|XVI INQUA Congress|
|Paper No. 20-9|
|Presentation Time: 1:30 PM-4:30 PM|
THE BERINGIAN BARRIER TO HUMAN DISPERSAL DURING THE LATE PLEISTOCENE
ELIAS, Scott A., Geography Department, Royal Holloway-Univ of London, Egham, Surrey, TW20 0EX, England, email@example.com and HOFFECKER, John F., Institute of Arctic and Alpine Research, Univ of Colorado, Boulder, CO 80309-0450|
The occupation of Beringia remains one of the most complex problems in human paleoecology. The archaeological evidence suggests that human occupation of Beringia did not begin until at least 18,000-15,500 cal BP, and firmly documented sites are not present until the Late Glacial (14,000-13,000 cal BP). Hoffecker and Elias (2003) address the question of why humans did not occupy Beringia before this time.
Beringian climates during the LGM were cold and dry, but temperatures in many regions were not significantly lower modern levels. Increased aridity seems to have been the chief difference between LGM and modern climates. During the warmer phases of OIS 3, climates and forest cover in western Beringia were similar to today. Modern humans successfully occupied very cold, dry, and treeless regions of Eastern Europe and southern Siberia during late OIS 3 and the early LGM, using technologies similar to those of recent Arctic peoples. The latter inhabit areas such as the “Pole of Cold” (i.e., Yukaghir) where temperatures are lower than they were in many parts of Beringia during the LGM. Therefore environmental conditions alone seem insufficient barriers to human dispersal through Beringia.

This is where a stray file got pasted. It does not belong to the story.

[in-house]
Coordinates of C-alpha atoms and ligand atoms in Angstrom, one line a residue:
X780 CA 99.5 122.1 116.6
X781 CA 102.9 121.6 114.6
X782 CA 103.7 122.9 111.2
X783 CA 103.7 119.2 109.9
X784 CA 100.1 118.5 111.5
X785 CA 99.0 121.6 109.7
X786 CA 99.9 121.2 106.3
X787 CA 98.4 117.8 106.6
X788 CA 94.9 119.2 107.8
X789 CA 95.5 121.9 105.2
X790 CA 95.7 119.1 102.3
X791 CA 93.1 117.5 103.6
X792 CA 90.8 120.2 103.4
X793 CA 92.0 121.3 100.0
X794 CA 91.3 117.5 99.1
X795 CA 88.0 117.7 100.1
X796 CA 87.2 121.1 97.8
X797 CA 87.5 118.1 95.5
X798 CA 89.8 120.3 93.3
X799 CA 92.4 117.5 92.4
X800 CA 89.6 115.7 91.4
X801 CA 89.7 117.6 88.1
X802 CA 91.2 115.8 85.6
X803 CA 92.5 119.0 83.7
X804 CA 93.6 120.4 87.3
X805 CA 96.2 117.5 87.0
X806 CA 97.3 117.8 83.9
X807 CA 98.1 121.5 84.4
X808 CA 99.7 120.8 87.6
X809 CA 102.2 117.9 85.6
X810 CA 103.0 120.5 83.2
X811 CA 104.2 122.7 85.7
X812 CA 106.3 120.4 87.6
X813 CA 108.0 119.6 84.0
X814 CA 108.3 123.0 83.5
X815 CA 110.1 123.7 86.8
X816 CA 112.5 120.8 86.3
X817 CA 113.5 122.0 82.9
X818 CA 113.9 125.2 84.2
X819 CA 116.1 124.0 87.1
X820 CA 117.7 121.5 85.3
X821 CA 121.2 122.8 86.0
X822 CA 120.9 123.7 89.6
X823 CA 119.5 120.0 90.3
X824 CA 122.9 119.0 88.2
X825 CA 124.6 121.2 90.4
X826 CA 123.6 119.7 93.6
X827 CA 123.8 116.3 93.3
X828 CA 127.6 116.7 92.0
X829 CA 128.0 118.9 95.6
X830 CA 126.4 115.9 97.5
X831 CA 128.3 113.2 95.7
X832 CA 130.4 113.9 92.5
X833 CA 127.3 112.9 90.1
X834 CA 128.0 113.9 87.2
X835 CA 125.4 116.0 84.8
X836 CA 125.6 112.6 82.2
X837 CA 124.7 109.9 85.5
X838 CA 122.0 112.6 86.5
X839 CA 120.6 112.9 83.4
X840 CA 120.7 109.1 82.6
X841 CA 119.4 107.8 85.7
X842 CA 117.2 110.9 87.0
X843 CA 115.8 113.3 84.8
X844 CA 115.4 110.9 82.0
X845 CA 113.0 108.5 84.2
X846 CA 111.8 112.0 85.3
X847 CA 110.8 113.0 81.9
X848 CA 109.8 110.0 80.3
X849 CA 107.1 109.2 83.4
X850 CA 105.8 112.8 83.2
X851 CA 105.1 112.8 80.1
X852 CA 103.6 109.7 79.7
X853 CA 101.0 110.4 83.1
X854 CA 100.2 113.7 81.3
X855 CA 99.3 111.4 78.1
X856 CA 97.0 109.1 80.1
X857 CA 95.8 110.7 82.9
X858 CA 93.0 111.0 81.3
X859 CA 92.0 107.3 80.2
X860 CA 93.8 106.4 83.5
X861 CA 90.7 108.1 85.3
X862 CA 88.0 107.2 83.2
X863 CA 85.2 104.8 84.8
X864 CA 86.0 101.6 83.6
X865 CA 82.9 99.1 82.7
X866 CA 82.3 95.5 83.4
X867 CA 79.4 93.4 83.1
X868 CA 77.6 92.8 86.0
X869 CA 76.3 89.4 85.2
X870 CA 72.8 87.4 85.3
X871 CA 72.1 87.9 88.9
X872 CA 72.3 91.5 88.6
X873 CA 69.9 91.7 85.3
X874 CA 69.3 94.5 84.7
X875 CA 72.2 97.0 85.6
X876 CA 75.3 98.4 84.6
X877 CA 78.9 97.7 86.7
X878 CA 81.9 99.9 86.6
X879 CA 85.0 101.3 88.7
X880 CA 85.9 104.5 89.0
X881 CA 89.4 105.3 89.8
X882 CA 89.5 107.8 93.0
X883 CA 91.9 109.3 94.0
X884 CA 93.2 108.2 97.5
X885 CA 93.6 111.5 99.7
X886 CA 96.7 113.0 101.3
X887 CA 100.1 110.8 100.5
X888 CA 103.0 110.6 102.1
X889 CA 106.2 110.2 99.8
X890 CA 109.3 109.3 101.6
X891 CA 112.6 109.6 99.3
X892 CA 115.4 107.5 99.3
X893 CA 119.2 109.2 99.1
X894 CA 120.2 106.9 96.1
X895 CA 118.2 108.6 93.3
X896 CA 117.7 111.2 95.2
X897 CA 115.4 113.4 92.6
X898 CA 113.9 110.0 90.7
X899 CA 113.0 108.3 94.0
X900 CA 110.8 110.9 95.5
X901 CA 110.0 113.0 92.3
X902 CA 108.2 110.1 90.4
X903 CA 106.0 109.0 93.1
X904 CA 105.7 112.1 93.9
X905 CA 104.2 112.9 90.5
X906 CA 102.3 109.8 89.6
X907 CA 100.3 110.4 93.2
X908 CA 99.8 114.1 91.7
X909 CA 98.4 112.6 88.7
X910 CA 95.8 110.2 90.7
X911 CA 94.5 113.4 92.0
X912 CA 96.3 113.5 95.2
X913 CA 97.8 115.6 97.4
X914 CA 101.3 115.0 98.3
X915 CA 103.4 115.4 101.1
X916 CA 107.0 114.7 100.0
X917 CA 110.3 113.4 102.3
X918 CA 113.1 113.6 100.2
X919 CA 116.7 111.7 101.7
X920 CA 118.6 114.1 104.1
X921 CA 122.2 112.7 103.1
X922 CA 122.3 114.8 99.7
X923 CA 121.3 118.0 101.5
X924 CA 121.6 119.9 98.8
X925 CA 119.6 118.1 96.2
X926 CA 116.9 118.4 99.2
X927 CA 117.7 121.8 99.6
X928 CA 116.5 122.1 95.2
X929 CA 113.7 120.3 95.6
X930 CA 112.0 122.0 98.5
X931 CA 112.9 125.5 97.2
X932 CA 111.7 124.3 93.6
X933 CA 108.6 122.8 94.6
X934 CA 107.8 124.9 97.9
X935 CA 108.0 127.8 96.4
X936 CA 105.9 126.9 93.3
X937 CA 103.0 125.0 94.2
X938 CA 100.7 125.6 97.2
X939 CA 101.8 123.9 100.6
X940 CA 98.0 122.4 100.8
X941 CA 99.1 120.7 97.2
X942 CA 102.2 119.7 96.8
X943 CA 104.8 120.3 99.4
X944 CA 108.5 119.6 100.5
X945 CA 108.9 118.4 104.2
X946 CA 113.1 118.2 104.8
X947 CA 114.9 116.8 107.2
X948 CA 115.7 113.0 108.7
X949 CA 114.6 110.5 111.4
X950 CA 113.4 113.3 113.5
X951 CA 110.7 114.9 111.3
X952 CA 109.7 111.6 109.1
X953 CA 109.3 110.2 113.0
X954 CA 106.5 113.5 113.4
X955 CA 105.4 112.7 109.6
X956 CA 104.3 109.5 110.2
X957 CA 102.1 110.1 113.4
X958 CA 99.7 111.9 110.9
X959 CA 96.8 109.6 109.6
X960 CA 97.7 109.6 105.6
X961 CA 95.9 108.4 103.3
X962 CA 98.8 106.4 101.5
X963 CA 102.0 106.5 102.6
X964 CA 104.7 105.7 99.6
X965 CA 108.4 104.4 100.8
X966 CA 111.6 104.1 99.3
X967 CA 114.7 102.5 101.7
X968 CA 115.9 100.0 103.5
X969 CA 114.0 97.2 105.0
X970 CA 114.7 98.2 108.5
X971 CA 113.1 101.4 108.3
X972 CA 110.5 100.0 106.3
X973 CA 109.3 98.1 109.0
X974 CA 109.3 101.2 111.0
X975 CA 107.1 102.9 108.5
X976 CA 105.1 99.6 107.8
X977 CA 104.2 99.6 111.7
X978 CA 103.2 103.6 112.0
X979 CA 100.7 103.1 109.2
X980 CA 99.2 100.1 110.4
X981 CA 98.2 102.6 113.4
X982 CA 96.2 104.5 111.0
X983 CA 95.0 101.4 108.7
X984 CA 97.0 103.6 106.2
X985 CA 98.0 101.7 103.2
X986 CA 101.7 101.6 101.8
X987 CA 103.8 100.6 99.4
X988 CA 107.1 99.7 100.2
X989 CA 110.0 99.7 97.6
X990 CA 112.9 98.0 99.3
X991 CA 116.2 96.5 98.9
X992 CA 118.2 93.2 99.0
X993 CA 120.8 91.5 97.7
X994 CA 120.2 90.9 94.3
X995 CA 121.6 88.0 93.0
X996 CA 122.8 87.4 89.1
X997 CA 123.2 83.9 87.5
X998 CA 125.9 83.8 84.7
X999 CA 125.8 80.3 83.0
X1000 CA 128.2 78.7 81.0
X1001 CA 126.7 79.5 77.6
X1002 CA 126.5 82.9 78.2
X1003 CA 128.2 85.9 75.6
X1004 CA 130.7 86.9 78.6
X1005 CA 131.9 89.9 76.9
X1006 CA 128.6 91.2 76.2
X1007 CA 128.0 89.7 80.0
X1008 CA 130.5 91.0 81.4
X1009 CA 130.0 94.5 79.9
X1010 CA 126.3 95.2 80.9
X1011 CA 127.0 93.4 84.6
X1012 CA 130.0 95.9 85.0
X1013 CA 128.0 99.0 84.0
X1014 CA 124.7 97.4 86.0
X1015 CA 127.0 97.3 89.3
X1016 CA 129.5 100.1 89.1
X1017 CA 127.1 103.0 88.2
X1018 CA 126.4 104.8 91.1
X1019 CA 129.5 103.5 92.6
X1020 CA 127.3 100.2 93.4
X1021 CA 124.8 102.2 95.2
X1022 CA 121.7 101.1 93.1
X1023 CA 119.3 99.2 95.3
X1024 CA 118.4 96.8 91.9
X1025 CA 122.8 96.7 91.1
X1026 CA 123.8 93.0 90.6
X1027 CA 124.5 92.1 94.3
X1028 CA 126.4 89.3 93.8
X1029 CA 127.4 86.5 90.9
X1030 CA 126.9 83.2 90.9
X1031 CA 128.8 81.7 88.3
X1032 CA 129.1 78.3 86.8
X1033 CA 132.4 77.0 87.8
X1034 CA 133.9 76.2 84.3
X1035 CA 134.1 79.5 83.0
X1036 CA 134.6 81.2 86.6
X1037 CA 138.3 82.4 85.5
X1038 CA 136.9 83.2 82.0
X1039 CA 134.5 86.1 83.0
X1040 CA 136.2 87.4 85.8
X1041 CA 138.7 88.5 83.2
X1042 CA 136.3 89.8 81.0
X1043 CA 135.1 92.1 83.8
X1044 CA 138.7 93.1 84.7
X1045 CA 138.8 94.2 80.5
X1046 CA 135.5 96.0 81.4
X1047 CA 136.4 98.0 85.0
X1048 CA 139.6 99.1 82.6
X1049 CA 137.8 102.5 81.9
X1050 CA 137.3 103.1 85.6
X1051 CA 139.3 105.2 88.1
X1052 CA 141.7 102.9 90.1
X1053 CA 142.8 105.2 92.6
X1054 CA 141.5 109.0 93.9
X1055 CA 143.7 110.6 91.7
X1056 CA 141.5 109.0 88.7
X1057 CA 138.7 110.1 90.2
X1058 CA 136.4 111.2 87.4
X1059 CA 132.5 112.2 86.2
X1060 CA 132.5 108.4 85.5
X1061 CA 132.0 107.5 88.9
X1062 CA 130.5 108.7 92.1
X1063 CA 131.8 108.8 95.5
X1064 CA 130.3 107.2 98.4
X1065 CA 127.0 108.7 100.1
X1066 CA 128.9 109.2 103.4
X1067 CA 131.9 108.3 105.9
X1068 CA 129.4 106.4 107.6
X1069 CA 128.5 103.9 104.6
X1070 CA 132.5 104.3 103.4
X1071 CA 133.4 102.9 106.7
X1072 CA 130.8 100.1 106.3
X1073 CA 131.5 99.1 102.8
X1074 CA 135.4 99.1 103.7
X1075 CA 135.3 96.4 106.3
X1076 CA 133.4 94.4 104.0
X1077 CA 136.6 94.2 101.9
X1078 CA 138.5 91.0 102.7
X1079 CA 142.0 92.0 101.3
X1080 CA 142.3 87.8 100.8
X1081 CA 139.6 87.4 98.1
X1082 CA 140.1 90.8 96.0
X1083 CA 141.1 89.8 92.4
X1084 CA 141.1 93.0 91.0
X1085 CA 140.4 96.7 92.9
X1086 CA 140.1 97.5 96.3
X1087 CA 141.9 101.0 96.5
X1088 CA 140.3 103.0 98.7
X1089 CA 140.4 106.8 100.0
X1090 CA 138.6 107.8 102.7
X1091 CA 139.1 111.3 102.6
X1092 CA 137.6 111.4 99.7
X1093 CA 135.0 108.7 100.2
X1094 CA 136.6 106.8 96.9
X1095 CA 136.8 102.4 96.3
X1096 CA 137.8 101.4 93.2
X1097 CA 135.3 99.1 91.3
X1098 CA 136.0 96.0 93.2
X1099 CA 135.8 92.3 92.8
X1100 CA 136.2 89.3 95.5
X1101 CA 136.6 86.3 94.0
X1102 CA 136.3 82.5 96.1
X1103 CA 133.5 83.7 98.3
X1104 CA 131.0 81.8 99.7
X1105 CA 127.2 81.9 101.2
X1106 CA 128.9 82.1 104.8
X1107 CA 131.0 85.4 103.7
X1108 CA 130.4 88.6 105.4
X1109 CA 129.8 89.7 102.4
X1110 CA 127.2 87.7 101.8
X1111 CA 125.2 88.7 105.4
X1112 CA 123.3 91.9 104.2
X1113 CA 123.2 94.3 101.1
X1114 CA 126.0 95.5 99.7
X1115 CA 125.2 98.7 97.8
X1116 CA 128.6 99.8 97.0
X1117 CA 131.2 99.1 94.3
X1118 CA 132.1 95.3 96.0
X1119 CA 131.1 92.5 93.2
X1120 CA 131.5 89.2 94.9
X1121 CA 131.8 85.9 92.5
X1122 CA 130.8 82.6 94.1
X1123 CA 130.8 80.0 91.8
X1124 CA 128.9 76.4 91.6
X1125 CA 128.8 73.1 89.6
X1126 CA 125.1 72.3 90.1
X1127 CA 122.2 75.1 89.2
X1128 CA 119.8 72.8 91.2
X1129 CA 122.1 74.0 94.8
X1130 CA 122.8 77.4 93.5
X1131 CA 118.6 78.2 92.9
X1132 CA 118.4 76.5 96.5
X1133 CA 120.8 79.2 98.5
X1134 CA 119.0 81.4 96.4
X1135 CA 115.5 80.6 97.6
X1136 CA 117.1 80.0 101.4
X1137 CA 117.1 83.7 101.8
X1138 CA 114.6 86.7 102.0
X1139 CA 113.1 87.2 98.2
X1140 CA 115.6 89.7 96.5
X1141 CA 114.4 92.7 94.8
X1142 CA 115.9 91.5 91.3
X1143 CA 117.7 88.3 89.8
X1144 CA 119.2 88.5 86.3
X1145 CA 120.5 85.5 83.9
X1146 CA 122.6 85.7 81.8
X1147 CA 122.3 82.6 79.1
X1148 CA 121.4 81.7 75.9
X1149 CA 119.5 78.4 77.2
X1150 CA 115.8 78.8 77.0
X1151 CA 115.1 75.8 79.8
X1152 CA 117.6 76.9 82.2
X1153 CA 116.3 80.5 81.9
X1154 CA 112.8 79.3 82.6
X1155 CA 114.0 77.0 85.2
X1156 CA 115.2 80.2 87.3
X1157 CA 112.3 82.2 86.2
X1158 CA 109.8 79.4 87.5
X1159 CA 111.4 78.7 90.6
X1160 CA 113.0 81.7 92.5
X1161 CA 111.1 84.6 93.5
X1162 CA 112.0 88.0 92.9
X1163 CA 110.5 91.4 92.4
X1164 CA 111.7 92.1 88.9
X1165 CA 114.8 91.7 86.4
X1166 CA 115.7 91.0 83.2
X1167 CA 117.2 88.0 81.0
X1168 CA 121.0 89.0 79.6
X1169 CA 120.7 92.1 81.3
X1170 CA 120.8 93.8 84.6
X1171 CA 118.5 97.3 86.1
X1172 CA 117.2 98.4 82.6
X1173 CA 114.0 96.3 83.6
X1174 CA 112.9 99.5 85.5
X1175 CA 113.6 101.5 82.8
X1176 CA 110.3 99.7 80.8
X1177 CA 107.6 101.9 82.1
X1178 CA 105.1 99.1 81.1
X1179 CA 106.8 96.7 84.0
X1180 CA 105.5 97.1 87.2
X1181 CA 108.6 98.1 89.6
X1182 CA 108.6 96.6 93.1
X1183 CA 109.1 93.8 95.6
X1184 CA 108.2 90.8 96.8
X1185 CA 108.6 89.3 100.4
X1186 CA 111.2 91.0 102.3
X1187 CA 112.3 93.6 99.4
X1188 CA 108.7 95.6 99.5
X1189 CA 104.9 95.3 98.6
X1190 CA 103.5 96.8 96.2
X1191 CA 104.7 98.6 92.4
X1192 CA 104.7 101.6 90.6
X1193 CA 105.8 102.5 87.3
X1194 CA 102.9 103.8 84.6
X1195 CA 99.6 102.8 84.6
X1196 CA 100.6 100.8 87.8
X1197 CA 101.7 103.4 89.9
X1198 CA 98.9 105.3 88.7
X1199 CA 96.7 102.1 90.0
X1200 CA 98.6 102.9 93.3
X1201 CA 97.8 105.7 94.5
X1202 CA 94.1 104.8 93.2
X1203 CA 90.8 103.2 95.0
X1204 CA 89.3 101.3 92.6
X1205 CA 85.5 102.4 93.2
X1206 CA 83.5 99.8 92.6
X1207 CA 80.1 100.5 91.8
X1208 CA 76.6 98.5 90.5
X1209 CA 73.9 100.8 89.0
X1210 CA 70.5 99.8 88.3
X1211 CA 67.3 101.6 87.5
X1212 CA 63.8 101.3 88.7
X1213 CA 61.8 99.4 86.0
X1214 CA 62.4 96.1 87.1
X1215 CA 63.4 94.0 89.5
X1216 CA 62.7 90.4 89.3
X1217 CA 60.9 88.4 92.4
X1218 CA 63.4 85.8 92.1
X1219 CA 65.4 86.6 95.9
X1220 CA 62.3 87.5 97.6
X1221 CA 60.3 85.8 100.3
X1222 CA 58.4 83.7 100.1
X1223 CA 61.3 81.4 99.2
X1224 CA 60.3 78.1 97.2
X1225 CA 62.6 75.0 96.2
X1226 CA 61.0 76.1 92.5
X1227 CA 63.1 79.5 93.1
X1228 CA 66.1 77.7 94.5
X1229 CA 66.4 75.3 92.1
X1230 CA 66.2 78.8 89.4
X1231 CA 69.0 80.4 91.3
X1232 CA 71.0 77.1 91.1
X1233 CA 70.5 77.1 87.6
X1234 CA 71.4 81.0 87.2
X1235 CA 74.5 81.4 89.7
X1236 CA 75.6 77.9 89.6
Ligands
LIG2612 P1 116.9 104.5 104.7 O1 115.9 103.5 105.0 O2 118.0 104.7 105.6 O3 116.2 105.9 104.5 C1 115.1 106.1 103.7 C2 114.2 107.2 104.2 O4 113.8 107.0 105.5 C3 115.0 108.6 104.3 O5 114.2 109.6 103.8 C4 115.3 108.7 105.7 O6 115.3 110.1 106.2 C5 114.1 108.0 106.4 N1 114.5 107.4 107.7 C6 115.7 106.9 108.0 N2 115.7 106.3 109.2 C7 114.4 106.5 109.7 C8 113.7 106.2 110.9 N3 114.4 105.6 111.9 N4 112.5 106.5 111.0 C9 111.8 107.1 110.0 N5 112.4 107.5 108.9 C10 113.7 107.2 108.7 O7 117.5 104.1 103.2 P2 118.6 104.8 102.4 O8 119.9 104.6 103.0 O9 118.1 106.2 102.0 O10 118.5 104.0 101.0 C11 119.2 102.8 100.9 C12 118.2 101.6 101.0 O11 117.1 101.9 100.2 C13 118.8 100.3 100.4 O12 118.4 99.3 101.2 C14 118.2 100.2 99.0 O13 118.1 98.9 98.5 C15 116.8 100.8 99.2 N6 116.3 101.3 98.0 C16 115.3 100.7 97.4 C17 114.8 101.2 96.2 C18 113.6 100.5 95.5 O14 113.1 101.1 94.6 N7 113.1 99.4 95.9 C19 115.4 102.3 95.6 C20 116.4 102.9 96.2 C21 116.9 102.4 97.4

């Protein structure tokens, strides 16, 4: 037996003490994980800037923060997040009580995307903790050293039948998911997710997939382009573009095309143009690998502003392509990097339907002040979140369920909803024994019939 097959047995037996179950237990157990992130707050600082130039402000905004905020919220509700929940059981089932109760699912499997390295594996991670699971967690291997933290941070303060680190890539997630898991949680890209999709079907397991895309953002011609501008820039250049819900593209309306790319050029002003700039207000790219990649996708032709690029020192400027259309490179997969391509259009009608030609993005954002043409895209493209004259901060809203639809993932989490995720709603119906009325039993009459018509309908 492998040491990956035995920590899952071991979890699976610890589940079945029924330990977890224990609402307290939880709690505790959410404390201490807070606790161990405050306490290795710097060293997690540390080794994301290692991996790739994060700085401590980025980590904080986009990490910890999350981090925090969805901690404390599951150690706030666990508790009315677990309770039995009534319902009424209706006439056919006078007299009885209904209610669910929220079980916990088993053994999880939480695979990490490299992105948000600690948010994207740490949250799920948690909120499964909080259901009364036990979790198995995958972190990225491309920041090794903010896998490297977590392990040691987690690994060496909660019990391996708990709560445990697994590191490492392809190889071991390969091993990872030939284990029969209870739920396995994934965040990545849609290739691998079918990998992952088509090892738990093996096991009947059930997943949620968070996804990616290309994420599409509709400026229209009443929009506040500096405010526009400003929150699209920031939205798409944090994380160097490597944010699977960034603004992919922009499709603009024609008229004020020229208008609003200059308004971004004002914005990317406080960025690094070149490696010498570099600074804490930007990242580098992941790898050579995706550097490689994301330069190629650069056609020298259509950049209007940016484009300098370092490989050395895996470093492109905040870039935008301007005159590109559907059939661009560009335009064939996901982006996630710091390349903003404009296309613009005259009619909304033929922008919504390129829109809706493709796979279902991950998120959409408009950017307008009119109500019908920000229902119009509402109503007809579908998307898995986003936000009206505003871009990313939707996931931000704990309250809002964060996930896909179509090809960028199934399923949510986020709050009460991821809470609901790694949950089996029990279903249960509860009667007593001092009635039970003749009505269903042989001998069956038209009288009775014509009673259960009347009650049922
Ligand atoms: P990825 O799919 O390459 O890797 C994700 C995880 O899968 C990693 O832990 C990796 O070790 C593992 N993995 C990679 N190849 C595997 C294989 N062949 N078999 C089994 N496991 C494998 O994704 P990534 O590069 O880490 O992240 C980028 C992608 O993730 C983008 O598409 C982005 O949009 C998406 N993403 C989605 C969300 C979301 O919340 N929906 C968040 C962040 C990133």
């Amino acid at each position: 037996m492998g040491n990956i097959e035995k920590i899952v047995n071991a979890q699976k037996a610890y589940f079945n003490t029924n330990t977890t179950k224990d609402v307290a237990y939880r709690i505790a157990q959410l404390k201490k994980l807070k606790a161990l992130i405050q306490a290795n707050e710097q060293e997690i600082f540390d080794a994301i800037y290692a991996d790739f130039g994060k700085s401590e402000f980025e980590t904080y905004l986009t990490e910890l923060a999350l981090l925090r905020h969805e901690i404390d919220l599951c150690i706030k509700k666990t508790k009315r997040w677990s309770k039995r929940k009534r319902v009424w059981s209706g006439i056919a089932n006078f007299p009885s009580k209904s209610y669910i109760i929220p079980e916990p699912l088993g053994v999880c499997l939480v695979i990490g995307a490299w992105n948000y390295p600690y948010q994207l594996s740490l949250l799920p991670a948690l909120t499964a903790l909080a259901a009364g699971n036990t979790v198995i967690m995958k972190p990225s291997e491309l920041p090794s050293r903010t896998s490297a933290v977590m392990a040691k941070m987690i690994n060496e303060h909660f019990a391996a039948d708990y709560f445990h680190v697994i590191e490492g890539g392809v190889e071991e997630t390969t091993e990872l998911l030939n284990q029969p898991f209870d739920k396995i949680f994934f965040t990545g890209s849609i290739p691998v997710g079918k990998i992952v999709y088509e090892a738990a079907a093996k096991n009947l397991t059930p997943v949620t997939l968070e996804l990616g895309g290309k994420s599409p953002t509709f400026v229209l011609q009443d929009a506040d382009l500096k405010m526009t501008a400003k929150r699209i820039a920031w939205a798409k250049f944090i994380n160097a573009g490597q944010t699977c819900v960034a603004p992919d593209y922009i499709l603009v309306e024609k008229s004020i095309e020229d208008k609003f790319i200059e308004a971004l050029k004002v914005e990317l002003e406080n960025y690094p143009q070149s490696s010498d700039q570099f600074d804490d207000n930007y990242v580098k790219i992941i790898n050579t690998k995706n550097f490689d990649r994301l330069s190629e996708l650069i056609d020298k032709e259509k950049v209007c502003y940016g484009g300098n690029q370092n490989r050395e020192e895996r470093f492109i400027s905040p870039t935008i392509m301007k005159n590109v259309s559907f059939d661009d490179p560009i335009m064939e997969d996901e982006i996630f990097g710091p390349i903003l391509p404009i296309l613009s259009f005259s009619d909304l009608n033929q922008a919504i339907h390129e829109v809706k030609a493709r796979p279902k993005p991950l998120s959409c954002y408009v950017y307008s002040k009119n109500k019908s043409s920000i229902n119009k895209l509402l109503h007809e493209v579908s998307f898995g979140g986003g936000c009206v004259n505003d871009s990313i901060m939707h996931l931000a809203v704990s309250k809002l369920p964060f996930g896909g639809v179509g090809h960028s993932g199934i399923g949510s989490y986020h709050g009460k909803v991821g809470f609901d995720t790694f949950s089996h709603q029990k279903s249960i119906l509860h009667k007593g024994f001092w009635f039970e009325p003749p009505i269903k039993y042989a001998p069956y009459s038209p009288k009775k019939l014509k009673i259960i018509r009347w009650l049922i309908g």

We believe that the principal barrier to human dispersal across Beringia was their warm-climate morphology, derived from their recent African ancestors. The humans who first colonized northern Eurasia retained this morphology until the later phases of OIS 2. Skeletal remains from Europe dating to 40,000-24,000 cal BP exhibit high brachial and crural indices, lengthened extremities, and other features found in present-day populations of the equatorial zone. People living at the Sungir’ site (56º N) in Russia had skeletal features indicating that this warm-climate morphology was still present in subarctic Asia during the early LGM. Despite the use of technology broadly comparable to that of recent subarctic and arctic peoples, modern humans were unable to occupy areas of Northeast Asia above latitude 60o N prior to 24,000 cal BP. Moreover, as LGM climates reached their peak intensity at 24,000-21,000 cal BP, they abandoned the coldest parts of Europe and Siberia for several thousand years.
XVI INQUA Congress
General Information for this Meeting
|Session No. 20|
Human-environment Interactions: Past and Present (Posters)
Reno Hilton Resort and Conference Center: Pavilion
1:30 PM-4:30 PM, Friday, July 25, 2003
Geological Society of America Abstracts with Programs, , p. 109
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